Part 1: Introduction

Mental health: Effectiveness of the planning to discharge people from hospital.

In this Part, we discuss:

The purpose of our audit

Mental health problems affect New Zealanders from all walks of life, with one in five people affected each year. The number of people accessing specialist mental health services has been increasing steadily since at least 2003.

We carried out a performance audit that focused on the relatively few people who are most unwell with mental health problems and require a high level of care, including care in a hospital-based inpatient unit. We looked at whether:

  • planning for these people's discharge from an inpatient unit to community care was completed as intended;
  • the needs identified by discharge planning were followed up after discharge; and
  • discharge planning was helping to improve outcomes for people with acute mental health problems.

Figure 1 shows the proportion of the total population that experience mental health problems and that access services at different levels. Most people receive mental health care services in primary health care settings, usually with their general practitioner (GP). However, more than 160,000 New Zealanders (3.5% of the population) accessed specialist mental health and addiction services in 2015. About 15,000 (9%) of these people were admitted to an inpatient unit. These 15,000 people required a high level of care. When they were admitted, many were considered to pose a serious danger to themselves or others as a result of their mental illness. Some of them were admitted under a compulsory treatment order.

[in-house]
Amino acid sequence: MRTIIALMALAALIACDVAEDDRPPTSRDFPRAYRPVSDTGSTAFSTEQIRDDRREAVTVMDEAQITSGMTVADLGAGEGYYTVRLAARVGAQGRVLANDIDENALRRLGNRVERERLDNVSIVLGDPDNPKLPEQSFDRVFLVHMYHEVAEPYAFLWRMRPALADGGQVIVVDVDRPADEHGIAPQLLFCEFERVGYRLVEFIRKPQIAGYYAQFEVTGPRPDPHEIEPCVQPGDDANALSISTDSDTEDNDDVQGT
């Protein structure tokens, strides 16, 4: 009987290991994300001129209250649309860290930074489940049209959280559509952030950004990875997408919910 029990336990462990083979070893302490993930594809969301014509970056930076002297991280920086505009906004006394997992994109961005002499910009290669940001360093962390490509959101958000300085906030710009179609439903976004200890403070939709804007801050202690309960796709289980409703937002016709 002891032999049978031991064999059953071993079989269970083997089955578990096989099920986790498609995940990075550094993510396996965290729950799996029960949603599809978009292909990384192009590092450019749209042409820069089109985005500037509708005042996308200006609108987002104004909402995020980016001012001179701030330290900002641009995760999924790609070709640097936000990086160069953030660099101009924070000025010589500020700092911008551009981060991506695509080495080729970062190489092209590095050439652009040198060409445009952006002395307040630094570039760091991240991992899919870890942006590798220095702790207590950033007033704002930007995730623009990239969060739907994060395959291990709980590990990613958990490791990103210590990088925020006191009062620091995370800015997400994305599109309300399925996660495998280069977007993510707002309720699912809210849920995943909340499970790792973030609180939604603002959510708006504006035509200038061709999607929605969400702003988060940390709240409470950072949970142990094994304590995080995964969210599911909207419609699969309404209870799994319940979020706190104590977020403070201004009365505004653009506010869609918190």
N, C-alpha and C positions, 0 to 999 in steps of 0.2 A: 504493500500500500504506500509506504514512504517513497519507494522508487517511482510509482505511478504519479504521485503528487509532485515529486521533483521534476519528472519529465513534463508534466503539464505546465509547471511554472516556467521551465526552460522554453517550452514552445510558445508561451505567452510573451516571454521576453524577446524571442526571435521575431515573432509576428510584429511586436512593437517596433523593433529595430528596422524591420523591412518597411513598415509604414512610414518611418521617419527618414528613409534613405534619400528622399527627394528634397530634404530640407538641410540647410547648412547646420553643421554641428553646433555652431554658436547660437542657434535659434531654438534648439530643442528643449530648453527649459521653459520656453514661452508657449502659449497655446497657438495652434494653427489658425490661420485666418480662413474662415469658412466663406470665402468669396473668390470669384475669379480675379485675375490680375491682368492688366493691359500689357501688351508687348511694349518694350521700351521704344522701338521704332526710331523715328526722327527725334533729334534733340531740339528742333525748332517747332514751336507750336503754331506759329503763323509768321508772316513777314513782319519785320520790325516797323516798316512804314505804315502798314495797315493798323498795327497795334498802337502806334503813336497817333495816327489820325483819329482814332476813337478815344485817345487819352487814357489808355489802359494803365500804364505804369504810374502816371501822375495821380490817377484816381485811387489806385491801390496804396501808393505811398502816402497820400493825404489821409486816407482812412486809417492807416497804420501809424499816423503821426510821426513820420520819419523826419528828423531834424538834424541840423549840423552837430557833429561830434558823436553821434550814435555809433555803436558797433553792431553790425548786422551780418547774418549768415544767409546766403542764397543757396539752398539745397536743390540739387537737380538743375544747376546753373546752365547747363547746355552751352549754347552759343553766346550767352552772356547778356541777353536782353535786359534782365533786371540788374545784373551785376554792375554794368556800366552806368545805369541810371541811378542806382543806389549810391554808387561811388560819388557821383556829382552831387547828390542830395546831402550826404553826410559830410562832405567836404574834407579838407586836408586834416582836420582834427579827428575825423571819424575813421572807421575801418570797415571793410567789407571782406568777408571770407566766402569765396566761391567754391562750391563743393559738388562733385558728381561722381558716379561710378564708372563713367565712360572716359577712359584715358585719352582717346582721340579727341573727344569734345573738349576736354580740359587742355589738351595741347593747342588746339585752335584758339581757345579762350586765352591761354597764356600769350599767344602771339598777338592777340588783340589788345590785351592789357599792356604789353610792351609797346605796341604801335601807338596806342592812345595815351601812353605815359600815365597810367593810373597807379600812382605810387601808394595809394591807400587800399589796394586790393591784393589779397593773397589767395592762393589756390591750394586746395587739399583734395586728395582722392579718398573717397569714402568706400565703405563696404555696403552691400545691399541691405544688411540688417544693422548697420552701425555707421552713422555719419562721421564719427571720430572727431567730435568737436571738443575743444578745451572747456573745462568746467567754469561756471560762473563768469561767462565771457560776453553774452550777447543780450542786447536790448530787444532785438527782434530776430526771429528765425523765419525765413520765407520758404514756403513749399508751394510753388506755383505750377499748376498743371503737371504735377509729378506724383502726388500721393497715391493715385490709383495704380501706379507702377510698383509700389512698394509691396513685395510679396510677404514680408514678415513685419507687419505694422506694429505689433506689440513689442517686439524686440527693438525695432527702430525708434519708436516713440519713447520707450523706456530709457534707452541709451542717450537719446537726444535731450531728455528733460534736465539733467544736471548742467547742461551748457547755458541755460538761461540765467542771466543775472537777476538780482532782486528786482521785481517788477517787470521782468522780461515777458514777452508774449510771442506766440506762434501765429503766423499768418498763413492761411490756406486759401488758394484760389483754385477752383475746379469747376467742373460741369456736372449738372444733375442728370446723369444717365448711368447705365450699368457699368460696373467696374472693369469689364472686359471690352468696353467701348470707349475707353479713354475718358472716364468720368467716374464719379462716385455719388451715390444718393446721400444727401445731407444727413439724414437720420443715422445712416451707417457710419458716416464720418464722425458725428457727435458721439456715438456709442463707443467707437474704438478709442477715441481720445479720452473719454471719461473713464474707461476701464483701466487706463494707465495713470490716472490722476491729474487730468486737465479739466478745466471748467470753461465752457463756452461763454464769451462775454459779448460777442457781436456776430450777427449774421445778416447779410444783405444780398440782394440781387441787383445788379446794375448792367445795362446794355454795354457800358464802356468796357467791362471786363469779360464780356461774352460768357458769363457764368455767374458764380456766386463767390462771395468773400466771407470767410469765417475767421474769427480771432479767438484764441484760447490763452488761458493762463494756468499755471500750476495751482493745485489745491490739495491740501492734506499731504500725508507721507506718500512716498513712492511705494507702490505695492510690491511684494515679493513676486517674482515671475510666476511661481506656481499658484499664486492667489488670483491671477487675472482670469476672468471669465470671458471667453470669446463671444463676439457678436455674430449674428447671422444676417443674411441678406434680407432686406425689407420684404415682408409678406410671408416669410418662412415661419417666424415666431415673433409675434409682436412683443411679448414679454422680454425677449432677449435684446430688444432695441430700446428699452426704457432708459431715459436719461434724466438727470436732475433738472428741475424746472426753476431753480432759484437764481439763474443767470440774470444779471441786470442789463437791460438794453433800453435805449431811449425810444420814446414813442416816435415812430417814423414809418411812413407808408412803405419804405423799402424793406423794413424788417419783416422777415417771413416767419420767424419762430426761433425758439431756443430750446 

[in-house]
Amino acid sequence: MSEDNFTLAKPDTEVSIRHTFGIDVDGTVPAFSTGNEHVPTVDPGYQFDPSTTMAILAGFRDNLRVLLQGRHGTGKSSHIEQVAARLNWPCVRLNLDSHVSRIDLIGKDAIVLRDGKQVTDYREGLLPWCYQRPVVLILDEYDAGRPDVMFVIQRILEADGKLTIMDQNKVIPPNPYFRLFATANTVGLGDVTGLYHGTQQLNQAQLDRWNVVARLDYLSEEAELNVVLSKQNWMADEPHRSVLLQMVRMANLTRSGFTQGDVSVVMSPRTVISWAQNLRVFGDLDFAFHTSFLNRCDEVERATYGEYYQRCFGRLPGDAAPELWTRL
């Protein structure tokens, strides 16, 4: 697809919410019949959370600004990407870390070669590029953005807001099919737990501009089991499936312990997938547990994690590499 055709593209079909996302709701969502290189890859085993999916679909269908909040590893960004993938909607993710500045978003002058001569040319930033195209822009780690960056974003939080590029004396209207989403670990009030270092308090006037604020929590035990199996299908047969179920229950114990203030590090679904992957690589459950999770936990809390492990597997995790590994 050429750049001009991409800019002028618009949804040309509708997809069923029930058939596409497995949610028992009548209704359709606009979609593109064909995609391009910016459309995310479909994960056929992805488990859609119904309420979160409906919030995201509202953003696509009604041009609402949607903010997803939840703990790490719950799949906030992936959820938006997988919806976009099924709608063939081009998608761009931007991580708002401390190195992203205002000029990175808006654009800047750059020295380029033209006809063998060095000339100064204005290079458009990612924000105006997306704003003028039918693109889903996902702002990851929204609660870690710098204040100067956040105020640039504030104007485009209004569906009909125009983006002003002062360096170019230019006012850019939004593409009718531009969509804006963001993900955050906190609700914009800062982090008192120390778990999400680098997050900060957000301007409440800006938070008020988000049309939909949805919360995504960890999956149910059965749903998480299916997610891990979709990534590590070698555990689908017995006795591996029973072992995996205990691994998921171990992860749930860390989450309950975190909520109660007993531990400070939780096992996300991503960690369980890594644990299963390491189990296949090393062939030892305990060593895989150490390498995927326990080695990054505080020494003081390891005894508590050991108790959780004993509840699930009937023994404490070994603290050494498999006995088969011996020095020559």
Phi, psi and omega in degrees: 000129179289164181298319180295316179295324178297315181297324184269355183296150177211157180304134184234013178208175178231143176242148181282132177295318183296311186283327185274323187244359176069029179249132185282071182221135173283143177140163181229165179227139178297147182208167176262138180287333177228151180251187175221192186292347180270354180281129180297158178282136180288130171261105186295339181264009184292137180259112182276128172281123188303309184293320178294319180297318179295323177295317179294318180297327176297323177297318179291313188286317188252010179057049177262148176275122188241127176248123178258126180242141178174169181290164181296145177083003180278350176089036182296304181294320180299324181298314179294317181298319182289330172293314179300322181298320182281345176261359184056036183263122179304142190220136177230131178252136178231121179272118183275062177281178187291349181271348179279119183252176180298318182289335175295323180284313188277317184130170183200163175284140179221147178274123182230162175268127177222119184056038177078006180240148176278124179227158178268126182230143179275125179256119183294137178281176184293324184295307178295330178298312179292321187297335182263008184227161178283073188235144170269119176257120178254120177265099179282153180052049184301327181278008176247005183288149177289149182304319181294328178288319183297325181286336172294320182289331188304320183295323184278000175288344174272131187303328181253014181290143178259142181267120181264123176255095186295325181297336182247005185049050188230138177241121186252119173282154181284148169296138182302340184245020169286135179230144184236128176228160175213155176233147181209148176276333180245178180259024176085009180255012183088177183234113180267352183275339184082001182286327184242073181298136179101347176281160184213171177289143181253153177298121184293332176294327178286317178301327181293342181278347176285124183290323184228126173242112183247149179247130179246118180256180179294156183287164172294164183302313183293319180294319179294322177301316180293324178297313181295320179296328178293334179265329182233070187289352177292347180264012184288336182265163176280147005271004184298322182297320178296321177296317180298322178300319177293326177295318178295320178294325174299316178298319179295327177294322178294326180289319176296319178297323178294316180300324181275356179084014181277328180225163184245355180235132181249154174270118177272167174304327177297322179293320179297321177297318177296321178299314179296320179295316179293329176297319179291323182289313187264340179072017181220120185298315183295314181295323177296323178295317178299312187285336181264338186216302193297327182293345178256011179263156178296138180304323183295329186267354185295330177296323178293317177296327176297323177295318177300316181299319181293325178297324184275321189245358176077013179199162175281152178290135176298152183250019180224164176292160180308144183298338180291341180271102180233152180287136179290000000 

Providing inpatient care is expensive. District health boards (DHBs) spend a significant amount of their specialist mental health funding on inpatient units. Sometimes DHBs offer alternatives to inpatient treatment that support people to stay in the community. These can help to reduce the pressure on inpatient units.

It is important that people receive good planning and appropriate follow-up for their discharge from hospital care and transition back to the community. International evidence shows that good planning for the transition from inpatient units to the community is critical in effectively supporting people with mental health problems.

Figure 1
Proportion of New Zealanders who experience mental health problems and access specialist mental health services

Figure 1 Proportion of New Zealanders who experience mental health problems and access specialist mental health services.

Source: Our analysis of available data.

People who need to stay in an inpatient unit often have a broad range of other needs. These can include help with accommodation or finances, or support for their employer or family.

Once a person's needs are identified, prompt access to suitable support is critical. Without this, any benefits gained from treatment during an inpatient stay are more likely to be lost, and there is a risk that the person might suffer a relapse while waiting for help to meet their other needs.

What we audited

Our audit looked at whether:

  • discharge planning for people who were leaving an inpatient unit was done in a way that made sure all their relevant needs were identified; and
  • people received support to make sure their mental health and broader needs were met after they left an inpatient unit.

What we did not audit

We did not audit:

  • the delivery of primary mental health services;
  • the experiences of people who accessed only specialist community mental health services;
  • services for children and young people or adults aged 65 years or older;
  • forensic mental health services;
  • the experiences of people who accessed only addiction services; or
  • equity of service delivery across ethnic groups or culturally appropriate services.

How we carried out our audit

Some parts of our audit looked at national information from all 20 DHBs. We also selected three DHBs to visit and audit in more depth. These visits took place between December 2015 and March 2016. We chose DHBs of different sizes, in different regions, with different demographics.

We also collected data from the Ministry of Health (the Ministry) about people who had used mental health services in 2011/12, 2012/13, 2013/14, and 2014/15. The data did not include people's identities.

About 375,000 individuals received specialist mental health services during those four years. Of these, about 20,000 were aged 20-64 years and had at least one acute mental health admission to a hospital during the four years. We analysed data for this cohort of 20,000 people.